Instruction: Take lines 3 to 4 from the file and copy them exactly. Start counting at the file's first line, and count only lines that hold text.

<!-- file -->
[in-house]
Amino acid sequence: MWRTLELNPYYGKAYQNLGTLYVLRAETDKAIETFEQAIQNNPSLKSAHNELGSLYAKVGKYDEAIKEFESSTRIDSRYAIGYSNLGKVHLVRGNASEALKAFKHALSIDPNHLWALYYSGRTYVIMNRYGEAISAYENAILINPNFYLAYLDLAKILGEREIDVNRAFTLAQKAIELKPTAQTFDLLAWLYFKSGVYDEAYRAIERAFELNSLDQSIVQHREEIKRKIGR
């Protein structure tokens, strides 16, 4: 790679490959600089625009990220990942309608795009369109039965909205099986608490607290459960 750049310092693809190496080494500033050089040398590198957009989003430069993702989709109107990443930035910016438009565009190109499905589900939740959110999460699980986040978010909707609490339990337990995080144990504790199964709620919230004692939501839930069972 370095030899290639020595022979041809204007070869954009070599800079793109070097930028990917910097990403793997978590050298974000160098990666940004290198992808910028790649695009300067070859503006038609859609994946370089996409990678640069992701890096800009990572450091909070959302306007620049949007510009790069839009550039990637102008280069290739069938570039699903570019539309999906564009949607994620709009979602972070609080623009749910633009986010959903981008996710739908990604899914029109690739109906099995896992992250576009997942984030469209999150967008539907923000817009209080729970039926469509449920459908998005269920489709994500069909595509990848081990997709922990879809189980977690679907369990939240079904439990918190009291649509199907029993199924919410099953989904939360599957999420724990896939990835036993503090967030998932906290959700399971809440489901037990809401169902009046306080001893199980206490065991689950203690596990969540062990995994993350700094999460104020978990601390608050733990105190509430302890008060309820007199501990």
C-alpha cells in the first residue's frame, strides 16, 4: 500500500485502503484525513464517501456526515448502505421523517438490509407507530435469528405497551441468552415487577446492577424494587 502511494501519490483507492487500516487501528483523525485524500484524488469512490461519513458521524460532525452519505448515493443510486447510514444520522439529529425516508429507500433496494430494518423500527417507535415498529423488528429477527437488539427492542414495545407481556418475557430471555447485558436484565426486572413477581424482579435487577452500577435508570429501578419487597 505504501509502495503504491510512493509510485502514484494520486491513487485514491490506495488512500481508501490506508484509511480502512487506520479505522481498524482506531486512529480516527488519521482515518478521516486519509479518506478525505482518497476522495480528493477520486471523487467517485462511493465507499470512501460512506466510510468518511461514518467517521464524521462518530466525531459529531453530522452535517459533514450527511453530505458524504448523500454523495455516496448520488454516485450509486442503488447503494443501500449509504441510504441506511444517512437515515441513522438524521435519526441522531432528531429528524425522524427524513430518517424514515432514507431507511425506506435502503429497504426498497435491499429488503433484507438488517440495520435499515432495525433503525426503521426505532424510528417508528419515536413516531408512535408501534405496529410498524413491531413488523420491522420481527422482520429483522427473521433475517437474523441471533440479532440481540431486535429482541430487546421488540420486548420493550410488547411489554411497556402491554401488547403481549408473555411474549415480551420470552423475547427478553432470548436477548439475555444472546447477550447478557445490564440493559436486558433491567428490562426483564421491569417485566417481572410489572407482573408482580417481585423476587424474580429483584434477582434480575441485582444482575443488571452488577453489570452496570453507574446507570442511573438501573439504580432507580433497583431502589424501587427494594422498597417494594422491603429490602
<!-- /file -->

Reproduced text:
């Protein structure tokens, strides 16, 4: 790679490959600089625009990220990942309608795009369109039965909205099986608490607290459960 750049310092693809190496080494500033050089040398590198957009989003430069993702989709109107990443930035910016438009565009190109499905589900939740959110999460699980986040978010909707609490339990337990995080144990504790199964709620919230004692939501839930069972 370095030899290639020595022979041809204007070869954009070599800079793109070097930028990917910097990403793997978590050298974000160098990666940004290198992808910028790649695009300067070859503006038609859609994946370089996409990678640069992701890096800009990572450091909070959302306007620049949007510009790069839009550039990637102008280069290739069938570039699903570019539309999906564009949607994620709009979602972070609080623009749910633009986010959903981008996710739908990604899914029109690739109906099995896992992250576009997942984030469209999150967008539907923000817009209080729970039926469509449920459908998005269920489709994500069909595509990848081990997709922990879809189980977690679907369990939240079904439990918190009291649509199907029993199924919410099953989904939360599957999420724990896939990835036993503090967030998932906290959700399971809440489901037990809401169902009046306080001893199980206490065991689950203690596990969540062990995994993350700094999460104020978990601390608050733990105190509430302890008060309820007199501990």
C-alpha cells in the first residue's frame, strides 16, 4: 500500500485502503484525513464517501456526515448502505421523517438490509407507530435469528405497551441468552415487577446492577424494587 502511494501519490483507492487500516487501528483523525485524500484524488469512490461519513458521524460532525452519505448515493443510486447510514444520522439529529425516508429507500433496494430494518423500527417507535415498529423488528429477527437488539427492542414495545407481556418475557430471555447485558436484565426486572413477581424482579435487577452500577435508570429501578419487597 505504501509502495503504491510512493509510485502514484494520486491513487485514491490506495488512500481508501490506508484509511480502512487506520479505522481498524482506531486512529480516527488519521482515518478521516486519509479518506478525505482518497476522495480528493477520486471523487467517485462511493465507499470512501460512506466510510468518511461514518467517521464524521462518530466525531459529531453530522452535517459533514450527511453530505458524504448523500454523495455516496448520488454516485450509486442503488447503494443501500449509504441510504441506511444517512437515515441513522438524521435519526441522531432528531429528524425522524427524513430518517424514515432514507431507511425506506435502503429497504426498497435491499429488503433484507438488517440495520435499515432495525433503525426503521426505532424510528417508528419515536413516531408512535408501534405496529410498524413491531413488523420491522420481527422482520429483522427473521433475517437474523441471533440479532440481540431486535429482541430487546421488540420486548420493550410488547411489554411497556402491554401488547403481549408473555411474549415480551420470552423475547427478553432470548436477548439475555444472546447477550447478557445490564440493559436486558433491567428490562426483564421491569417485566417481572410489572407482573408482580417481585423476587424474580429483584434477582434480575441485582444482575443488571452488577453489570452496570453507574446507570442511573438501573439504580432507580433497583431502589424501587427494594422498597417494594422491603429490602